MUMFORD & SONS review last night, immediately after coming home from the ABC. At the time, it felt like I had just bore witness to something genuinely extraordinary, an unimaginably euphoric 70 minutes of live music that only a band as grandiose as Arcade Fire could even dream of pulling off.I was tempted to write this
So I decided to sleep on it, take a day to let the events of the previous evening sink in and see if I felt any differently 24 hours later. Turns out I don’t. I’m still buzzing.
With Mumford & Sons’ entire UK tour having sold out months ago, just having a ticket for the first night of their 12-gig run was a privilege in itself. The four Londoners make a purposefully inconspicuous start, singing the a cappella harmonies of Sigh No More in near-total darkness, their glowing faces bathed in a serene candelight-effect strobe, before the song’s towering chorus and crash of kick-drum/banjo/double bass/guitar remind you that these guys have a devastating change of pace.
It’s a favoured trick that never fails to please a typically raucous Glasgow crowd and surely makes them destined to be the band for the festival season (and 2012 festival headliners by The Pop Cop’s calculations).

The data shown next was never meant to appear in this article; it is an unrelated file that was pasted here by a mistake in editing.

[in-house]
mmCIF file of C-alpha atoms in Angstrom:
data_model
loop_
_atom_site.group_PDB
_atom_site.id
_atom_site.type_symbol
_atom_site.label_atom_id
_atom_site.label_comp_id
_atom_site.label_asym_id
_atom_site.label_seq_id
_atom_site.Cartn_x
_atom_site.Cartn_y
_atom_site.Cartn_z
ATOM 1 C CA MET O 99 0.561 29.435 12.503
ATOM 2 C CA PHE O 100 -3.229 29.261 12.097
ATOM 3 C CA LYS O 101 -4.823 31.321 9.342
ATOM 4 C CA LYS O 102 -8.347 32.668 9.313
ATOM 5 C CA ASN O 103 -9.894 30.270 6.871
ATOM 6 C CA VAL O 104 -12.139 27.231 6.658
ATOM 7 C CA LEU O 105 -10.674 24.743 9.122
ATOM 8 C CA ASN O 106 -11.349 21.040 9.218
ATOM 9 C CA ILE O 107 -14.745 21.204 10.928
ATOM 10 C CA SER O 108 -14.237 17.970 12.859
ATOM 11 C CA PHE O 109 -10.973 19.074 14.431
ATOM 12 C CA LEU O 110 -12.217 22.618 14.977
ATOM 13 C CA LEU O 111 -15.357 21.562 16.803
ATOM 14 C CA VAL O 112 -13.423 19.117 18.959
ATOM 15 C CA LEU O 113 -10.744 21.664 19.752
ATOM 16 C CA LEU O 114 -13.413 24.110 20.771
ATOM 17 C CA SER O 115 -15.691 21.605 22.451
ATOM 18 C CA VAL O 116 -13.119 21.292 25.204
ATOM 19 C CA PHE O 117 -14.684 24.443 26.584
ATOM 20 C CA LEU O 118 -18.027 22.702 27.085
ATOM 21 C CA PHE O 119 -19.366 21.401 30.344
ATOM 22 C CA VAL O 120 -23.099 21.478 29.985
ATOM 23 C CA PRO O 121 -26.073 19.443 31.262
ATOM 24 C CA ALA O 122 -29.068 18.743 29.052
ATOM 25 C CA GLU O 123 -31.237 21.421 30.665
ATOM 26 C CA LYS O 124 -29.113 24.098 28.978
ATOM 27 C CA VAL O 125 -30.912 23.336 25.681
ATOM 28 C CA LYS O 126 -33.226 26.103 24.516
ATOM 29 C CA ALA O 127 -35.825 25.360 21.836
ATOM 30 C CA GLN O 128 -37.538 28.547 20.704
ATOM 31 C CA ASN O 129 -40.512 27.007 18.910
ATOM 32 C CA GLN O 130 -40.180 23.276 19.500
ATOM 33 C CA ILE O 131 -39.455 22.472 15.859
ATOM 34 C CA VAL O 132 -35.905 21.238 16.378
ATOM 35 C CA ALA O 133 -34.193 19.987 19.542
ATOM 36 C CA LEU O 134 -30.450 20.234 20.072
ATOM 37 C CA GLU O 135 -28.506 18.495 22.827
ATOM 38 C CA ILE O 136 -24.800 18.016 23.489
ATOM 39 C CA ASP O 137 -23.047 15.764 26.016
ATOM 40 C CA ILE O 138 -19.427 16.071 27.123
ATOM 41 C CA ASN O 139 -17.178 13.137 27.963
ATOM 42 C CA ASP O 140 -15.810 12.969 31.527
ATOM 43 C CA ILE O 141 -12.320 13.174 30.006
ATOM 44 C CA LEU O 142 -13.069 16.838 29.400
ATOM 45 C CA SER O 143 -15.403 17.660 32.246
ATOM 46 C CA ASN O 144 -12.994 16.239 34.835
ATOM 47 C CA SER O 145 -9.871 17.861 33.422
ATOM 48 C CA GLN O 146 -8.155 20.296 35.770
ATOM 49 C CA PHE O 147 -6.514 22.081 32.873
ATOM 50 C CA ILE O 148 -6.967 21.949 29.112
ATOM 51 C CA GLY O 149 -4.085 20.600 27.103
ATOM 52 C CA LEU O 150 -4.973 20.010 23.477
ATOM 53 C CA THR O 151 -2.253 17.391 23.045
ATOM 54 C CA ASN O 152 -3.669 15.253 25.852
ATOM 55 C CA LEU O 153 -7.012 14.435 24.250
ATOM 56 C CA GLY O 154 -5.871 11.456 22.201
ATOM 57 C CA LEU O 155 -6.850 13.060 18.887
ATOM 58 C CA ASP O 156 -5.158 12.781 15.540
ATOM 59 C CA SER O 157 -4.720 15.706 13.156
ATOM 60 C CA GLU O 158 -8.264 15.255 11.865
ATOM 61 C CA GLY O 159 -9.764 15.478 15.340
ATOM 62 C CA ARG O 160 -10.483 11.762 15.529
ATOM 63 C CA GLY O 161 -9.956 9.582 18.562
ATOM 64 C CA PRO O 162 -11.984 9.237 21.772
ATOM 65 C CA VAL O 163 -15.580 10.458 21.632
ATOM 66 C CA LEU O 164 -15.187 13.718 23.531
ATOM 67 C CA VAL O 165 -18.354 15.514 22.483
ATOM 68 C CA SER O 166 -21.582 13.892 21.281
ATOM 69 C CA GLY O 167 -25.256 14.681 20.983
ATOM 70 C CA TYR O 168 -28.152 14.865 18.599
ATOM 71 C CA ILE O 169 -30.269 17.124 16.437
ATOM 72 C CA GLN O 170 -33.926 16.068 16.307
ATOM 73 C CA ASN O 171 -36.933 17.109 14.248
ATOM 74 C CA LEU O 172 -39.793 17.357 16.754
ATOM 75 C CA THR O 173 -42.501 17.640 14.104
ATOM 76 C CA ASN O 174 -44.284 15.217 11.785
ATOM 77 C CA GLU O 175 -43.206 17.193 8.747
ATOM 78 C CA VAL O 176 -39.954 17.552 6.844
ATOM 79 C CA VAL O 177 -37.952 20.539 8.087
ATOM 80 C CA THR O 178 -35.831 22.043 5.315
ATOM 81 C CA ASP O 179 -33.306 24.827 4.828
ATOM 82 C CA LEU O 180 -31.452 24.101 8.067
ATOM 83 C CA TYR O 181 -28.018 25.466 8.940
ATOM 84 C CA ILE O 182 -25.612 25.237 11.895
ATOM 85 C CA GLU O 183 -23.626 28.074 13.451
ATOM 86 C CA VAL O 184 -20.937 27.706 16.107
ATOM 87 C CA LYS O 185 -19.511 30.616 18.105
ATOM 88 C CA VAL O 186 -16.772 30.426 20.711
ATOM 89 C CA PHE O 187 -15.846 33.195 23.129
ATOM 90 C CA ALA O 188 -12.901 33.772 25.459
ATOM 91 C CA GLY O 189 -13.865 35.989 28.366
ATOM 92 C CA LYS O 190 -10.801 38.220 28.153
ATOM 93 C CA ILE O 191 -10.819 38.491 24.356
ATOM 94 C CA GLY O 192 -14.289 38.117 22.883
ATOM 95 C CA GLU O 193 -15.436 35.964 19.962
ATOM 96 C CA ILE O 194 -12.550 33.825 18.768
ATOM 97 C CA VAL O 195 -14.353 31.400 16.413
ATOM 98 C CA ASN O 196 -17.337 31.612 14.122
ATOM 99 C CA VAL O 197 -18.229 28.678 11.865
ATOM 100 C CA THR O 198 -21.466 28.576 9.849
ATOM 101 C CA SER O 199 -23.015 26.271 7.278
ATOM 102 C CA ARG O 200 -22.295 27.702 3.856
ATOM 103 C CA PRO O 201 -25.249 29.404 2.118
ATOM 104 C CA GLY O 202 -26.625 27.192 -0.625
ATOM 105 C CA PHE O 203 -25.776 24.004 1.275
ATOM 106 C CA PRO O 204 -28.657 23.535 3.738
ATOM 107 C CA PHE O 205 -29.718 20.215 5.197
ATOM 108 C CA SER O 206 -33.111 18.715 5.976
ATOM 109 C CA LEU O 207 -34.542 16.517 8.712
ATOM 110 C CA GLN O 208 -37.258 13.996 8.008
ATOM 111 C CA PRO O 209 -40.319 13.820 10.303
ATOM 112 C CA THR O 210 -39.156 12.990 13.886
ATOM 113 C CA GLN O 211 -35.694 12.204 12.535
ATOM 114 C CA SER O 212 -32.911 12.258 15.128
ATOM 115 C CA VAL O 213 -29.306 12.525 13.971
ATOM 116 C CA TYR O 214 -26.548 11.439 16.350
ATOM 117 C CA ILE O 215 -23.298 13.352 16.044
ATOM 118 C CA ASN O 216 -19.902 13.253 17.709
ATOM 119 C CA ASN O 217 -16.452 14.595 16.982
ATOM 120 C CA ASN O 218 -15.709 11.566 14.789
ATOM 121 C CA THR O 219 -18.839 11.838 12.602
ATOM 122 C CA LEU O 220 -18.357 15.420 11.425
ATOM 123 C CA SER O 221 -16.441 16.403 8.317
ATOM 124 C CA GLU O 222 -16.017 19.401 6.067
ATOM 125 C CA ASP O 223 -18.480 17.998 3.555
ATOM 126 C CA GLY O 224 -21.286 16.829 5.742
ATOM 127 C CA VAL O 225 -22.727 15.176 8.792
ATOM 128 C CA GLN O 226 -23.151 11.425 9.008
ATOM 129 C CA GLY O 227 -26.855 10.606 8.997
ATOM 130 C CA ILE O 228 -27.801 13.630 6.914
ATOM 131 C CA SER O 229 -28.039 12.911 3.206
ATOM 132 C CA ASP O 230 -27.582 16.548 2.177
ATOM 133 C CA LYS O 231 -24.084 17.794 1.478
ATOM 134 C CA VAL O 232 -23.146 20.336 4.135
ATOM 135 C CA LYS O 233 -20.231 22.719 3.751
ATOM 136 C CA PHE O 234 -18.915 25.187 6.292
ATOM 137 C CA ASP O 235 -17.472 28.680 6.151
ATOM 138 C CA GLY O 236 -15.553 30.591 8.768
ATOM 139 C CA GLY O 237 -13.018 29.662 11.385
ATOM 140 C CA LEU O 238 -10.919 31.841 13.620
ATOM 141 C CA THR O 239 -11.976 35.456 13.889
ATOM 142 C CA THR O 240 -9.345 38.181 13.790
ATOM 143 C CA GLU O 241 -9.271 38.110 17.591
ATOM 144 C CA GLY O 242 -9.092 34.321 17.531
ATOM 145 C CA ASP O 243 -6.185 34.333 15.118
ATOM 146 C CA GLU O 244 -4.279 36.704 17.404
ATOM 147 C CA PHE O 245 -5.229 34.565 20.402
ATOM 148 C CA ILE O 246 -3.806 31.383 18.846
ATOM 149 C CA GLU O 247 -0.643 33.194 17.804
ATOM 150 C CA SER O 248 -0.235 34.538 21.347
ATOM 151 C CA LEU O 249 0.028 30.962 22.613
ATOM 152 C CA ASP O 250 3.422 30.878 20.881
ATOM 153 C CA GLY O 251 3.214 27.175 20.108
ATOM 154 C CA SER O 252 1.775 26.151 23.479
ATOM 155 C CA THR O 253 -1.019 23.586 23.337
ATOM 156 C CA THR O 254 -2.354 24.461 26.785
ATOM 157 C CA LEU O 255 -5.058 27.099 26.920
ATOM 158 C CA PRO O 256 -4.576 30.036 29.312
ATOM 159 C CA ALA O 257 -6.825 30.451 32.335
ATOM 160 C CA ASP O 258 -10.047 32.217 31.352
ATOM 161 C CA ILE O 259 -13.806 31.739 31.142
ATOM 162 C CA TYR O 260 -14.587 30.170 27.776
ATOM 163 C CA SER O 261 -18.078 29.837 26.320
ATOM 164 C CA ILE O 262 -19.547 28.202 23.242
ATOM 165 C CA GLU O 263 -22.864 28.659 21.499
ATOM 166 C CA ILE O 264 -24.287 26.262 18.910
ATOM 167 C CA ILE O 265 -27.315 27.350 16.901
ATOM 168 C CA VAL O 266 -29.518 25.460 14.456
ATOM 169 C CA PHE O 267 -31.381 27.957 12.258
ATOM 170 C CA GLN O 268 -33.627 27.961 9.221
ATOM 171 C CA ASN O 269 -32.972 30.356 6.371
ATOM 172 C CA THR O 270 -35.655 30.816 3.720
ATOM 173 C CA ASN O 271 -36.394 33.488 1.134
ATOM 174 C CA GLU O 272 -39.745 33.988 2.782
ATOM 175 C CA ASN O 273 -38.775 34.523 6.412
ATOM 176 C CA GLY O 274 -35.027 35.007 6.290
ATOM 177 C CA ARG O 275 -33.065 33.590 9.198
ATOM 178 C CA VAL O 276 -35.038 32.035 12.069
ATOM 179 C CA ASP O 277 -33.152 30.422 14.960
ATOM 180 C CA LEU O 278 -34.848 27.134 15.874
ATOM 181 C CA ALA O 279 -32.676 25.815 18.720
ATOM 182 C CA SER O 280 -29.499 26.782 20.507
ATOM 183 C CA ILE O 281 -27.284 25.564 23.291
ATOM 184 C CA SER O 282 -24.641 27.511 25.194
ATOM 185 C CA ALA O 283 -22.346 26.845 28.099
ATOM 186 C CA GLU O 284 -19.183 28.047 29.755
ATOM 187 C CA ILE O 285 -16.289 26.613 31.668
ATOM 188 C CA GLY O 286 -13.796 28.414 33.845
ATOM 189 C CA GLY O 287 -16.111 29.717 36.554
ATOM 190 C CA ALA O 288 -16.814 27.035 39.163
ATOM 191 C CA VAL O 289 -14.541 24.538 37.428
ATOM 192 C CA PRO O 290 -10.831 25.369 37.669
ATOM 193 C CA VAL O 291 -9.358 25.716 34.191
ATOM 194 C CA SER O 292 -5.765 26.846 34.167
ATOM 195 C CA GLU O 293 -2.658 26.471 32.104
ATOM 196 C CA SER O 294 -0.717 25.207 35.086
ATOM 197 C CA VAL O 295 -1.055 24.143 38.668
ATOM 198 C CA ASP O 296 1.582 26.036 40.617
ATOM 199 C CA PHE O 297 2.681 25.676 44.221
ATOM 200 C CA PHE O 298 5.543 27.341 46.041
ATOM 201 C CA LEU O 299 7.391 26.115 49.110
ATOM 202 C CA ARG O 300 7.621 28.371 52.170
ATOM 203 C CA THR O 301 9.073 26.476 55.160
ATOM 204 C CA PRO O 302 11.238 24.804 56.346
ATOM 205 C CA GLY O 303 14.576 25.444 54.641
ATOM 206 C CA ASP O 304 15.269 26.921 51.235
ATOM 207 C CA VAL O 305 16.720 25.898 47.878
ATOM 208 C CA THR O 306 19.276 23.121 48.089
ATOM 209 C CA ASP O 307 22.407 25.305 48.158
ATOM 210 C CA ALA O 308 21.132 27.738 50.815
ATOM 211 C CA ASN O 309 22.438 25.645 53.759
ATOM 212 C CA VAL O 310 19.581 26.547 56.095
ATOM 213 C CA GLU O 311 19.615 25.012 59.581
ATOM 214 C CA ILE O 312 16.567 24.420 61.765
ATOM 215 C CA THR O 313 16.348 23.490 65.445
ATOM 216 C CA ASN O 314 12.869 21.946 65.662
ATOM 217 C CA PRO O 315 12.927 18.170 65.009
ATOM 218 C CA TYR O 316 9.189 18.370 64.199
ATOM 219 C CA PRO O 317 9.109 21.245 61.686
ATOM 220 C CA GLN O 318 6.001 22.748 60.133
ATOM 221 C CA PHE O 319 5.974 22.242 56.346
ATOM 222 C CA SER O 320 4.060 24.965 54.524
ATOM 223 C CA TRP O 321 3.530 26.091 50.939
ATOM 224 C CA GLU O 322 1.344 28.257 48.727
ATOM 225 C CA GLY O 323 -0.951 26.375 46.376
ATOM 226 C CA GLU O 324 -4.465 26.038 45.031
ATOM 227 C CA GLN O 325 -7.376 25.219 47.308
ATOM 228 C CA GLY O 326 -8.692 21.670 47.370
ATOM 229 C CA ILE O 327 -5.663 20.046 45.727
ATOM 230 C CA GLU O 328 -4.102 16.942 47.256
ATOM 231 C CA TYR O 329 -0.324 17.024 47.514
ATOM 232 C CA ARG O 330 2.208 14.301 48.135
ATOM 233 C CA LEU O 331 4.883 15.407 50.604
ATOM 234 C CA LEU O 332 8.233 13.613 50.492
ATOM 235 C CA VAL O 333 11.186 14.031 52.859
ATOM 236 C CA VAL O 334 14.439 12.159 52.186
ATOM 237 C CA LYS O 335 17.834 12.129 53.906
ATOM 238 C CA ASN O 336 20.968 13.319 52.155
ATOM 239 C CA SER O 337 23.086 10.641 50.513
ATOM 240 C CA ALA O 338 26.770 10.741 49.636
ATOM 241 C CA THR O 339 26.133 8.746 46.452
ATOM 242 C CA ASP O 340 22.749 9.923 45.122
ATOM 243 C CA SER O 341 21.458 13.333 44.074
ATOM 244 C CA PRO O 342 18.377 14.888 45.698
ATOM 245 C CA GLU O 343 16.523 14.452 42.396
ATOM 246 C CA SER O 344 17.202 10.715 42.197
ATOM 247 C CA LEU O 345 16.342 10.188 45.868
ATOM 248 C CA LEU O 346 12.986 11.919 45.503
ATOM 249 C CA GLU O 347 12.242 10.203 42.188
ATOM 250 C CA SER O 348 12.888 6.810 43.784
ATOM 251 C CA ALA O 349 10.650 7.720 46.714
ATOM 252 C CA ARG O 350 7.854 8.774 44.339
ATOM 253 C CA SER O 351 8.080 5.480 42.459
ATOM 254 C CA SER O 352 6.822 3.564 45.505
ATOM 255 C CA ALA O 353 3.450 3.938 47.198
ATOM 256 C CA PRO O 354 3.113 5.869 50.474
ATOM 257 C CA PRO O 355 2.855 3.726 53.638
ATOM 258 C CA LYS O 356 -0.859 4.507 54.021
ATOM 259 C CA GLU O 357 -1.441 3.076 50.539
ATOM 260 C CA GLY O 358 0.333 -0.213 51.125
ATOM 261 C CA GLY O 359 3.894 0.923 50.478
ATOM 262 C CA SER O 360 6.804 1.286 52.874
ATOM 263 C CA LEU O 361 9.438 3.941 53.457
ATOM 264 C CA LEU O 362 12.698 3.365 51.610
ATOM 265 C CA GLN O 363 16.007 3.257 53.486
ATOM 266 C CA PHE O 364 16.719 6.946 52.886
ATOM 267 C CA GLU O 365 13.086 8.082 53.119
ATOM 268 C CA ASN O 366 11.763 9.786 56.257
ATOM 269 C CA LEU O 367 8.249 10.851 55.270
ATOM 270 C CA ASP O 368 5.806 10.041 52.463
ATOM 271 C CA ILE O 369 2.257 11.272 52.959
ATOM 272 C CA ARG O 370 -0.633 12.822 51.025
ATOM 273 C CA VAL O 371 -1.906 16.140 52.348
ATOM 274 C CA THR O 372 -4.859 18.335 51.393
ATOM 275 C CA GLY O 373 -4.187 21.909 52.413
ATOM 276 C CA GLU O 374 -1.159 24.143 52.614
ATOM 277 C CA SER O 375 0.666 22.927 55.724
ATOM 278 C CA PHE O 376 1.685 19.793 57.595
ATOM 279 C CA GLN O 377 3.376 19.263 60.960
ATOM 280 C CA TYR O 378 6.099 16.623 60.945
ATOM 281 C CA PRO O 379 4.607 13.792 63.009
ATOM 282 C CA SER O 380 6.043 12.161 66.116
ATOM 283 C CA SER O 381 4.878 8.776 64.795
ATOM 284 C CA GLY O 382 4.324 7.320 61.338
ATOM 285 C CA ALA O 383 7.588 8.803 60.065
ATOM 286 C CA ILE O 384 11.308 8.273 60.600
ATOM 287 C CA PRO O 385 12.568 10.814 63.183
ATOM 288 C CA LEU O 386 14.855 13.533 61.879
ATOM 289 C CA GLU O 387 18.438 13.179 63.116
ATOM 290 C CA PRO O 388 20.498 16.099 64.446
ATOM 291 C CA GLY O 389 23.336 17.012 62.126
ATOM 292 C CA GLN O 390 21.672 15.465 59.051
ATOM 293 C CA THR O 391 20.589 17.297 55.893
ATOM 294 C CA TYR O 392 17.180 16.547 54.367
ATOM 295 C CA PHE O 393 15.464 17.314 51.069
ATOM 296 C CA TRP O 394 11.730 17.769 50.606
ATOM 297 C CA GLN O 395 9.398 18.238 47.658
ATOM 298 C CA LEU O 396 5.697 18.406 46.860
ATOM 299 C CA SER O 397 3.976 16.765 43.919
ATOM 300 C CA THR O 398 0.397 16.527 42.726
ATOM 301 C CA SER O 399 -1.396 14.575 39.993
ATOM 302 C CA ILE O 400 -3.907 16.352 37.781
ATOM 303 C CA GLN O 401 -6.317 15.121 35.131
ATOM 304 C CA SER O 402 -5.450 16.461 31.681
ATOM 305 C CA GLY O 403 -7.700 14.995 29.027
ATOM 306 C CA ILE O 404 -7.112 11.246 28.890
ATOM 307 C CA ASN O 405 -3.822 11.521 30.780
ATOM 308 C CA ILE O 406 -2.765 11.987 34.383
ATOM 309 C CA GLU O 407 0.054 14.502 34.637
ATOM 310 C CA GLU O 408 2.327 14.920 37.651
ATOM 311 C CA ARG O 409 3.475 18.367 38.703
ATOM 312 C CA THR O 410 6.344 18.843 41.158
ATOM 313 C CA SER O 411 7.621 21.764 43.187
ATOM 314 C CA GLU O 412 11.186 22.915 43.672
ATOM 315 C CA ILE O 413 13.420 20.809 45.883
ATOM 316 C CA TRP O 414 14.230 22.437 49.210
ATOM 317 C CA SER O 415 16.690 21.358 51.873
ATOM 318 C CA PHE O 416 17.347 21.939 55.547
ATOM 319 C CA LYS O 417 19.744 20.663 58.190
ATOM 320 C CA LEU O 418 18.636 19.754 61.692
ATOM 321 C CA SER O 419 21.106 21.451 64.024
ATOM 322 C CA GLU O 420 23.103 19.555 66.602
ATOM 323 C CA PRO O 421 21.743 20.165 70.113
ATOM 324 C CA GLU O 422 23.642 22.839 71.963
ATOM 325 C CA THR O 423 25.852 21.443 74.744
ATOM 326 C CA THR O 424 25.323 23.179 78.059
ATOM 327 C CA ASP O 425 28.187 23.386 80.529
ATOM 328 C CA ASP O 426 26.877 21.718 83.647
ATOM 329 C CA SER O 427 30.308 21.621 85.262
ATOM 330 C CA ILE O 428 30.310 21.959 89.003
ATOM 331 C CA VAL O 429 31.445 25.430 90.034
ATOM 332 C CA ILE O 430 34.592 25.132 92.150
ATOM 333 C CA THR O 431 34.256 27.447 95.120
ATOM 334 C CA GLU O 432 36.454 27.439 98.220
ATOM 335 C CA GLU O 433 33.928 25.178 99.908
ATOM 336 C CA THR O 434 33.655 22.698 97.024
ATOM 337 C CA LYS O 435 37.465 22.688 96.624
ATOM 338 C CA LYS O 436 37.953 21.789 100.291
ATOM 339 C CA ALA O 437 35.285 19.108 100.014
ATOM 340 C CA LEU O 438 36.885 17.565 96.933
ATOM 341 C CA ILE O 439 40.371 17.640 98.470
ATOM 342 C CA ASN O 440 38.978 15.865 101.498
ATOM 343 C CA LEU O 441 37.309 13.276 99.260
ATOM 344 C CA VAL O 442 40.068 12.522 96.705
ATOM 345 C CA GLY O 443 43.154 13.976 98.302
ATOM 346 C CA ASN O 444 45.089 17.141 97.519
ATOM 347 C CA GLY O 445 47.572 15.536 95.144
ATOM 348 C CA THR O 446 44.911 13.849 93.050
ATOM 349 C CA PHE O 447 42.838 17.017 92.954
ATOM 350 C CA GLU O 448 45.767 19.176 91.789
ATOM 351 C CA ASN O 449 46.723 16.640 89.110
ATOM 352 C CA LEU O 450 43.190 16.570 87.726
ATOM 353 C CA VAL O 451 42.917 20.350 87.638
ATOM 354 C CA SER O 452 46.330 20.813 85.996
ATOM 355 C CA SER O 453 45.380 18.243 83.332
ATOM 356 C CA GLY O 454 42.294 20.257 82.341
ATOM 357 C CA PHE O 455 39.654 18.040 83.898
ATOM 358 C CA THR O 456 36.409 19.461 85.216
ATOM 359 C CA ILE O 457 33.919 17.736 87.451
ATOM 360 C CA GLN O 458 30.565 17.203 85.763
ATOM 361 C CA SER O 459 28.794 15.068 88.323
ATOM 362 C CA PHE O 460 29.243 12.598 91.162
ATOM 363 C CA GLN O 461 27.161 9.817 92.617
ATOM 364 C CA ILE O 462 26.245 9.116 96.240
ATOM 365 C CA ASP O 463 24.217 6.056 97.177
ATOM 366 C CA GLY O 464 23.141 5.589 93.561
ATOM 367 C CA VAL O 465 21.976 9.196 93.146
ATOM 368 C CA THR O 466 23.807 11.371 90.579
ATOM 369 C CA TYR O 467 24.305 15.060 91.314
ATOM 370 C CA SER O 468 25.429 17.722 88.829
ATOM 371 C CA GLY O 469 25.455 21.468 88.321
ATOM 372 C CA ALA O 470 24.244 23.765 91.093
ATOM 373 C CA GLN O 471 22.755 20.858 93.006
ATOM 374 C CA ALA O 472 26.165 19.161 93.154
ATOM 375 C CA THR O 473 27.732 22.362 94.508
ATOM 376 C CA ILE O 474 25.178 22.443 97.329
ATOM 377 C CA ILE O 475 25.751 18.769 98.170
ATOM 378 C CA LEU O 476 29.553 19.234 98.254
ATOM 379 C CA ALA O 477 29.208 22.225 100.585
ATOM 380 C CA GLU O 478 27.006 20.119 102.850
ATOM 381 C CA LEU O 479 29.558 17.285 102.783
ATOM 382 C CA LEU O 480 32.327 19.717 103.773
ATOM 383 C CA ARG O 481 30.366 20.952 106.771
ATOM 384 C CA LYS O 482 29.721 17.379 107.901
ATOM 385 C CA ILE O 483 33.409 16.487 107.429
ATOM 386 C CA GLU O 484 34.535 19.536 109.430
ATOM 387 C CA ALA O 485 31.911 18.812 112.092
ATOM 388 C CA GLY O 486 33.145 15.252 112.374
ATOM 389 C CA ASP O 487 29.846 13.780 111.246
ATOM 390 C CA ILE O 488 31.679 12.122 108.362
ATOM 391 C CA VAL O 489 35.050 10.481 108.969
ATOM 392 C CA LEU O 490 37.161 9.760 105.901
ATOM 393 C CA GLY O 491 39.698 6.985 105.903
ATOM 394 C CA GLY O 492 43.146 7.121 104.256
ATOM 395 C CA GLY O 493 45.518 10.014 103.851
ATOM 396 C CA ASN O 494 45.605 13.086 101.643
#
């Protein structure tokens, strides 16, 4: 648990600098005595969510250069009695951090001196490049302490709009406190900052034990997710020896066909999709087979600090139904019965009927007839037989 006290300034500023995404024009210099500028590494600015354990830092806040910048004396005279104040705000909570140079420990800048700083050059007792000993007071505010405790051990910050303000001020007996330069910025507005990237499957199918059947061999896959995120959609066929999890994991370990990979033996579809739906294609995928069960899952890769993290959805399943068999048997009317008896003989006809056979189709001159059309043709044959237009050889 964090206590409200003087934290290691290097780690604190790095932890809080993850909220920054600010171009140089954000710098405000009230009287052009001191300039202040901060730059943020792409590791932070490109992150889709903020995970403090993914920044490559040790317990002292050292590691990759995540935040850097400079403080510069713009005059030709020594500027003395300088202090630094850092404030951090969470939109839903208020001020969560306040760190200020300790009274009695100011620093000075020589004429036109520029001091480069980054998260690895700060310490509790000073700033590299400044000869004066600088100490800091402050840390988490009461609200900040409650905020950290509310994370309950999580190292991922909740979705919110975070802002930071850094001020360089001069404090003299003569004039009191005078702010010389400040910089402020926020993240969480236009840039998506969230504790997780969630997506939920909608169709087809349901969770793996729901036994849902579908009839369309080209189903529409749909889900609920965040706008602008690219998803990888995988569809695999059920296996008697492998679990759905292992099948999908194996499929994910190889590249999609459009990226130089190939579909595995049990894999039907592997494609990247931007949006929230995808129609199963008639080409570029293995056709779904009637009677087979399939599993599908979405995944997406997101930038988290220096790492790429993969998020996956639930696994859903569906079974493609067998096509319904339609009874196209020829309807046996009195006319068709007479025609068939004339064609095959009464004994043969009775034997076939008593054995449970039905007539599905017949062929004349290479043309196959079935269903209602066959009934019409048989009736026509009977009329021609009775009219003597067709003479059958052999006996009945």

Although frontman Marcus Mumford claims to be nervous, the gusto with which they tackle Little Lion Man, Roll Away Your Stone and The Cave would make you wonder if the group had a pre-gig wager amongst themselves to see which could get the most frenzied reaction.
Perhaps the biggest surprise of the night is the quality of the three new songs they play. The first, which remains untitled for now, follows the classic Mumford & Sons folk-rock template, but it’s the second one, Lover Of The Light, which really stands out, with Marcus powering it from behind a drumkit. ‘Epic’ doesn’t even do it justice. It’s monumental and has a shift in tempo near the end that you’d never see coming (the live radio session version below bears little resemblance to its current form).
Banjo player Country Winston emerges for the encore sporting a bandage over his bloodied finger that sums up the sweat he put into Dust Bowl Dance, before Mumford & Sons end with old b-side The Banjolin Song and their third new song, Whispers In The Dark, which makes for a suitably blistering finale. On this evidence, album number two could even be even better than their debut. The future of the best live band in Britain is in safe hands then.
Mumford & Sons – The Banjolin Song
Mumford & Sons – Lover Of The Light (session)
March 16, Queens Hall, Edinburgh (sold out)
July 9-11, T in the Park, Balado (sold out)